The two former presidential candidates overlapped in their respective introductions. Both Bachmann and Perry started off their remarks with jokes about their failed bids.

“Running for president of the United States is really one series of humiliations after another,” Bachmann told the crowd.

The Minnesota congresswoman went on to lay out the three lessons she’d learned on the trail -- where John Wayne was born, when Elvis Presley was born and to never forget the three things you’ve learned.

Rick Perry also embraced the idea that one must be able to joke about himself in his remarks.

“As many of you know, I had certain ideas about putting an end to this president’s failed administration, but the people of Iowa and New Hampshire had a different idea,” Perry said. "But back at Texas A&M, my alma mater, we had a very unique way of addressing defeat: Aggies never lose, we just run out of time. So you can say that my presidential campaign ran out of time.”

Neither candidate made reference to the current GOP field. Rick Perry has endorsed Newt Gingrich, but he did not mention the former House speaker while speaking to audience. Michele Bachmann has not endorsed a current candidate yet.

Copyright 2012 ABC News Radio


Sarah Palin to Make Keynote Speech at CPAC

Spencer Platt/Getty Images(WASHINGTON) -- Sarah Palin will be the keynote speaker at the annual Conservative Political Action Conference on Feb. 11, after four years of consistently rejecting the top spot at the high-profile conservative conference in Washington, D.C.

“Few national conservative leaders in America today energize and inspire our grassroots activists like Governor Sarah Palin," American Conservative Union Chairman Al Cardenas said in a statement. "Her strong record of leadership, championing of our shared principles and magnetic personality have made Sarah Palin a hero to millions of conservatives across the country. As we ready for the critical 2012 election, I’m honored to welcome Governor Palin to the Conservative Political Action Conference for the first-time ever.”

GOP candidates Newt Gingrich, Mitt Romney and Rick Santorum will attend this year’s convention, as will bestselling conservative author Ann Coulter, and Sens. Jim DeMint and Marco Rubio, among others.

Copyright 2012 ABC News Radio


Trump to Keynote Major GOP Event In Iowa

Mike Stobe/Getty Images(DES MOINES, Iowa) -- Let the 2012 flirting continue. The Iowa Republican Party announced Wednesday that Donald Trump will headline the party’s annual Lincoln Dinner on Friday, June 10 in Des Moines. It will be Trump’s first visit to Iowa this caucus season.

“Mr. Trump’s speech at CPAC earlier this year caught the attention of many political observers and as the ‘First in the Nation’ caucus state, we extended an invite to allow Mr. Trump to introduce himself to Iowa Republicans,” Iowa GOP chairman Matt Strawn said in a statement. “We are excited to have Mr. Trump share his vision for a better America through his experiences as an individual who has made a career as an entrepreneur and job creator.” 

This means that Trump will be making stops in both Iowa and New Hampshire in June -- the same month he said he'll make a decision on whether to run.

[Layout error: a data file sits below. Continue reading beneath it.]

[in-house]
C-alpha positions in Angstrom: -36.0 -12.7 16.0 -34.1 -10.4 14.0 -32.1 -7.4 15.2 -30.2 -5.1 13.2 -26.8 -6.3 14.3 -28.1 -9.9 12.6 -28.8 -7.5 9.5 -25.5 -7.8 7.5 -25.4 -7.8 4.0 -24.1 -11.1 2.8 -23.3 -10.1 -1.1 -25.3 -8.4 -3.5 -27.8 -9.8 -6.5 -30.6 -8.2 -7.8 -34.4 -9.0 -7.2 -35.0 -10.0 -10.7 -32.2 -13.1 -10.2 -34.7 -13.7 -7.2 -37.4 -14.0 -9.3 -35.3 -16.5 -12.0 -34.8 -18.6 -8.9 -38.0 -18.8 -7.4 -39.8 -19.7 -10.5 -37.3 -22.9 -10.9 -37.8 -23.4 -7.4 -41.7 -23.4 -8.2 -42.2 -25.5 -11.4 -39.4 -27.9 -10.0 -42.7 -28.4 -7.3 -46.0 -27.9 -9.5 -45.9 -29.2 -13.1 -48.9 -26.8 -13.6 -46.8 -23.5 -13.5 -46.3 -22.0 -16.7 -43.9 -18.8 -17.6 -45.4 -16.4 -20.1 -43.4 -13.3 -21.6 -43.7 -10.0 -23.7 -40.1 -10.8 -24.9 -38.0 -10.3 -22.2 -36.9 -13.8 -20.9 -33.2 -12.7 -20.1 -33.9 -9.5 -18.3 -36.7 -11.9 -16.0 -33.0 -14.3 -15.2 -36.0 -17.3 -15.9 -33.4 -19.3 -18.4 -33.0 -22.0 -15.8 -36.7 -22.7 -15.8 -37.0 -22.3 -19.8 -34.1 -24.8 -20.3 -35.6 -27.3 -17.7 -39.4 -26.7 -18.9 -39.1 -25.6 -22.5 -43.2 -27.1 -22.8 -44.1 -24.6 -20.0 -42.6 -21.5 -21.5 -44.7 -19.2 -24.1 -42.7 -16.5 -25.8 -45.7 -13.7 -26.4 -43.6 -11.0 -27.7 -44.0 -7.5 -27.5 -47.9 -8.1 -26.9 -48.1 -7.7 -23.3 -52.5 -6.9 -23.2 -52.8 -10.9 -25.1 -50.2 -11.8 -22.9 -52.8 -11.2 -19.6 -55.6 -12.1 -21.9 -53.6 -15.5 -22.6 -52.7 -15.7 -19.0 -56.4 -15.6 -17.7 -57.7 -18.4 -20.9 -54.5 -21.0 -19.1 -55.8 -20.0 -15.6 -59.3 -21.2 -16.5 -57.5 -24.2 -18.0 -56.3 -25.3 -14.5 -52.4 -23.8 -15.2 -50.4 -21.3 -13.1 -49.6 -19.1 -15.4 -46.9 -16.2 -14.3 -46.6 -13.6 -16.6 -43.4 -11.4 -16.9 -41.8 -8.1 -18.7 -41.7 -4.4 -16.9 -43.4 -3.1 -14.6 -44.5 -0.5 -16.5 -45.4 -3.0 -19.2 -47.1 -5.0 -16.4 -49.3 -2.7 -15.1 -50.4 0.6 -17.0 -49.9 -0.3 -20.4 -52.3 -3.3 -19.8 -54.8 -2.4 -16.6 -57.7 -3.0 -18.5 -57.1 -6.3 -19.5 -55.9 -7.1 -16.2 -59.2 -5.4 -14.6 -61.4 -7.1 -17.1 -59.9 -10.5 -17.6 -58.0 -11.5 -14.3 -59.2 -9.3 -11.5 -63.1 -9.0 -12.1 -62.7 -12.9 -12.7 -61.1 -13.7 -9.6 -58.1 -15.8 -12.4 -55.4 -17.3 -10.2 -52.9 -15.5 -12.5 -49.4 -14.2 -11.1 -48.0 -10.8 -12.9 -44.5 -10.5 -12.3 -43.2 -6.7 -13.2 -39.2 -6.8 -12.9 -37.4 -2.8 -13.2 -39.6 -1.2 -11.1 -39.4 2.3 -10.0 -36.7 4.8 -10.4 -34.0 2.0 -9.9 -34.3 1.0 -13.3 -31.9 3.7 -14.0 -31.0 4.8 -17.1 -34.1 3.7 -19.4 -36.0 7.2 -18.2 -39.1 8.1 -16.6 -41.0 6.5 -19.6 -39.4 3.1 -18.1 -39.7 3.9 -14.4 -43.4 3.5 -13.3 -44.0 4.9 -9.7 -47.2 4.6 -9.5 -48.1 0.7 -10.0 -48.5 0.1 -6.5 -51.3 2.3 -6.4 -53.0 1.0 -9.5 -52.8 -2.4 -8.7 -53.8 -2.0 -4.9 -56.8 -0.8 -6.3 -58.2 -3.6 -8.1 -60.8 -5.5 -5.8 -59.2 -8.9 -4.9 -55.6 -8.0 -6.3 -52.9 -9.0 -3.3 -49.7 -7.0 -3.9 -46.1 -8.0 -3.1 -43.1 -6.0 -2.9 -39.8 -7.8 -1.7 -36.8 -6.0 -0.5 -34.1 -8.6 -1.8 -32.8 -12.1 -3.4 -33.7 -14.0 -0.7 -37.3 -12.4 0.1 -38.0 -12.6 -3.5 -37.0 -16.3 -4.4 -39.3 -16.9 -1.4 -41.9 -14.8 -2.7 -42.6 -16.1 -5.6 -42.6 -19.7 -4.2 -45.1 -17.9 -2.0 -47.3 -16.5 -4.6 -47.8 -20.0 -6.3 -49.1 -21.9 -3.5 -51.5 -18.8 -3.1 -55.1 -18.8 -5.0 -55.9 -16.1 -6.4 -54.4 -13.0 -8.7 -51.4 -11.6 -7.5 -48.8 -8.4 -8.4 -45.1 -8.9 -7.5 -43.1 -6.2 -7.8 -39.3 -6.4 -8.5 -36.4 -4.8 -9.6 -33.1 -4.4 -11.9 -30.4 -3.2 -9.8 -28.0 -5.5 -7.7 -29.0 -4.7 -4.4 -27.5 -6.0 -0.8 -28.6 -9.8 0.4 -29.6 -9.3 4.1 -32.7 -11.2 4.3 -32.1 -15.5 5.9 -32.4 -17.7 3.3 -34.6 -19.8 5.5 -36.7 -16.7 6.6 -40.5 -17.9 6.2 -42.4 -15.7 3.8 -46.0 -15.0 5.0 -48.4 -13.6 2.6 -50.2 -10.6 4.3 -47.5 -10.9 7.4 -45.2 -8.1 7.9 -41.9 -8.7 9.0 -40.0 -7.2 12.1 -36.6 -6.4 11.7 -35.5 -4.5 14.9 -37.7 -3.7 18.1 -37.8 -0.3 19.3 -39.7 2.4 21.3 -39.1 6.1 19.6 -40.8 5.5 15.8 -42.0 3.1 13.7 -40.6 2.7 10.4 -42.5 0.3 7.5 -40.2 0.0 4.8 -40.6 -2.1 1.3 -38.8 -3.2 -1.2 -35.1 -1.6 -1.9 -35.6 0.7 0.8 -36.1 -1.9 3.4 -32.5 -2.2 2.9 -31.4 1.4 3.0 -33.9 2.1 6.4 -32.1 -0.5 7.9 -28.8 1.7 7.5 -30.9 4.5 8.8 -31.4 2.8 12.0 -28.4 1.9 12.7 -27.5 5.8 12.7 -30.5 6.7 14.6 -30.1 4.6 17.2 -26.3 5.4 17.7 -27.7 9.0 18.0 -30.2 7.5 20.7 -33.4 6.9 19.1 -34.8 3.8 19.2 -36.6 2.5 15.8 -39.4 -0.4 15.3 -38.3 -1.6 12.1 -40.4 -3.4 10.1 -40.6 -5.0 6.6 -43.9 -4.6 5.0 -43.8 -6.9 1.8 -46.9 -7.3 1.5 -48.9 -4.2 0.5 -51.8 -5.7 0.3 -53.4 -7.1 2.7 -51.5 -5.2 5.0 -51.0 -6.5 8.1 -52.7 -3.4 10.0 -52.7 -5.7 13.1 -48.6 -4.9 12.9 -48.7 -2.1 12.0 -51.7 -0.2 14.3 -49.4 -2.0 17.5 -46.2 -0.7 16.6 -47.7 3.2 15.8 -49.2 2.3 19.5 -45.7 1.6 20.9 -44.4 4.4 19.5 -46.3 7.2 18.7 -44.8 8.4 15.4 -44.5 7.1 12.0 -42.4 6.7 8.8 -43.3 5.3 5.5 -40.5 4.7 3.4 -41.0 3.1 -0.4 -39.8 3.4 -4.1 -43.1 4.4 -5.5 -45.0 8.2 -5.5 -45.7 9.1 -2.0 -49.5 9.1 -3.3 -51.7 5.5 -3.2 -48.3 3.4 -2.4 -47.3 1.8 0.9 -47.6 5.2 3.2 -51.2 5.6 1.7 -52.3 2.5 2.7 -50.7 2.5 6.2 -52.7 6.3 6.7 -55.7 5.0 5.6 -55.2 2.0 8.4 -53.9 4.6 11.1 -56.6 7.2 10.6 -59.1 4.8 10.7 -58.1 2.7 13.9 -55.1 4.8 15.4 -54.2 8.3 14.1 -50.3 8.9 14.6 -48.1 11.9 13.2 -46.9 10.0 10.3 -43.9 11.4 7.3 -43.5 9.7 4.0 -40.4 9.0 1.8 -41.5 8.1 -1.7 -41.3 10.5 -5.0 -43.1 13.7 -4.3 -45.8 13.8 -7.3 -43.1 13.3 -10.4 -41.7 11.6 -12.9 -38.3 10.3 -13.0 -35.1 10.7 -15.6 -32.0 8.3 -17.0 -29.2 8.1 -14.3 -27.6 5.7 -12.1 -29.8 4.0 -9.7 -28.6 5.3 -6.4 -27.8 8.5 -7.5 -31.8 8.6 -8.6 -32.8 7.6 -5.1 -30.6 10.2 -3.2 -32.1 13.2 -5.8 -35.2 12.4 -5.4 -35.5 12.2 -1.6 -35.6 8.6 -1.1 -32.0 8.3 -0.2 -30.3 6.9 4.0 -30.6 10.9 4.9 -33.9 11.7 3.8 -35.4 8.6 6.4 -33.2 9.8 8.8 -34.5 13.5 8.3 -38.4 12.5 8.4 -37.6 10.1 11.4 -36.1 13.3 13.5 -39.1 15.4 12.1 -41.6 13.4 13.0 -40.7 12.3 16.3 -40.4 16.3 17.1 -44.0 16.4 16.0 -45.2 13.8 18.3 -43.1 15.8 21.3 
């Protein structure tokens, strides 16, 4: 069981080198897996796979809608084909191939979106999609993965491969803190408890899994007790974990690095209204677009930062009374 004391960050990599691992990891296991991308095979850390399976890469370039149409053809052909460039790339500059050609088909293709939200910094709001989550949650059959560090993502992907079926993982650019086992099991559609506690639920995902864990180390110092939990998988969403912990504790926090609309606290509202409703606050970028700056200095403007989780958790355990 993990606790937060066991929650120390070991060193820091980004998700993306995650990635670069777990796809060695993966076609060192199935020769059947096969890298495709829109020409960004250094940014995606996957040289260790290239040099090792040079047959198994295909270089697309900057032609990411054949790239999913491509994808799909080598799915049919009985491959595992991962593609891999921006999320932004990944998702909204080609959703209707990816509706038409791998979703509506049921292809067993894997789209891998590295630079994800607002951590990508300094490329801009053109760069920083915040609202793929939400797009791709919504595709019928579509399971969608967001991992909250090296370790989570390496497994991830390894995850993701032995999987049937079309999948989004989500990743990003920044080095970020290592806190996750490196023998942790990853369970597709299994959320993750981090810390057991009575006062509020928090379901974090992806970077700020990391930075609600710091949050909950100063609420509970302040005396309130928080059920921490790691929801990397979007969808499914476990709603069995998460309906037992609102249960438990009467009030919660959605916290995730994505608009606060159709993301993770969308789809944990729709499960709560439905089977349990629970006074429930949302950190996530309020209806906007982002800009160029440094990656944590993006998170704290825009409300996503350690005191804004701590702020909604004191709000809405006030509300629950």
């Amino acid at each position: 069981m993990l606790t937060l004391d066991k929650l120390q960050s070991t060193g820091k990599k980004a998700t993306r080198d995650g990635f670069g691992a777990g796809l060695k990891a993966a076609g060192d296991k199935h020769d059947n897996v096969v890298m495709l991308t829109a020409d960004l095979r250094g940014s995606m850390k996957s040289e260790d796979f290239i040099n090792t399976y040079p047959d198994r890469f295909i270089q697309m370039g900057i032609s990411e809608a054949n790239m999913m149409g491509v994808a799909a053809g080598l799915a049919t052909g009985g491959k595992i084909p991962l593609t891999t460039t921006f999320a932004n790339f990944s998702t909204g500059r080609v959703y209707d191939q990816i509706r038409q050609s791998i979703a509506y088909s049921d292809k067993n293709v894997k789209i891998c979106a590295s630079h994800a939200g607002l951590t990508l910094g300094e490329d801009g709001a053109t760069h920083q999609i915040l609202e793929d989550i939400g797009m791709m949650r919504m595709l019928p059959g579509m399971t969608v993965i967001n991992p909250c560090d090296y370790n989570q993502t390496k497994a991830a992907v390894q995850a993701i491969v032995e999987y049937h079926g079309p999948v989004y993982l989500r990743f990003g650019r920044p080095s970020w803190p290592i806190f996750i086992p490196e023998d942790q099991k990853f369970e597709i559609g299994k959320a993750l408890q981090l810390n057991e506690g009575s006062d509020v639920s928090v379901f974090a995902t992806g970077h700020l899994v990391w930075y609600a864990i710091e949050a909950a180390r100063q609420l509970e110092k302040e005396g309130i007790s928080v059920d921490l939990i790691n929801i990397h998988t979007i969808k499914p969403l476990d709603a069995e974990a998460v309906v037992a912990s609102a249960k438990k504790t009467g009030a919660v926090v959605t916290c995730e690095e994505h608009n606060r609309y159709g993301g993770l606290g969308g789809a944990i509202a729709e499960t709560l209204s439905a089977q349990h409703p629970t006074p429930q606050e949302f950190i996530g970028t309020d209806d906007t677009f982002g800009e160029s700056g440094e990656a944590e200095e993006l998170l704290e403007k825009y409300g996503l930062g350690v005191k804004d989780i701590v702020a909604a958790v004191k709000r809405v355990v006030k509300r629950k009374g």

Copyright 2011 ABC News Radio


Mitch Daniels Slams Obama, Warns Of ‘New Red Menace' At CPAC

Photo Courtesy - Office of Gov. Mitch Daniels(WASHINGTON) -- For Indiana Gov. Mitch Daniels it appeared that there were not enough metaphors in the English language to describe the failures of President Obama and his administration.

In a keynote speech that Daniels, a potential 2012 Republican White House hopeful, delivered to a room full of conservative leaders and activists in Washington, he warned of a “financial Niagara,” complained of an “orgy of regulation,” and lamented the arrival of a “new Red menace” in the form of mounting national debt.

During the 30-minute address that closed the second day of the Conservative Political Action Convention, Daniels served up a speech that was heavy on substance and even, at times, critical of what he called the “venomous, petty, often ad hominem political discourse of the day.”

“Opponents will expect us to be defensive, but they have it backwards,” Daniels said.  “When they call the slightest spending reductions ‘painful,’ we will say, ‘if government spending prevents pain, why are we suffering so much of it?’  And ‘if you want to experience real pain, just stay on the track we are on.’”

Daniels pulled no punches when it came to his criticism of the Obama administration.

“The health care travesty now on the books will engulf private markets and produce a single-payer system or its equivalent, and it won't take long to happen,” he predicted.

Daniels accused Obama of presiding over a “two-year orgy of regulation,” pointing to the president’s recent Executive Order stepping up oversight of federal regulations.

He equated the nation’s rising national debt with the historical threat of Communism: “It is the new Red Menace, this time consisting of ink. We can debate its origins endlessly and search for villains on ideological grounds, but the reality is pure arithmetic.”

Daniels offered few clues about his own presidential ambitions, but the crowd responded favorably to his message.

Copyright 2011 ABC News Radio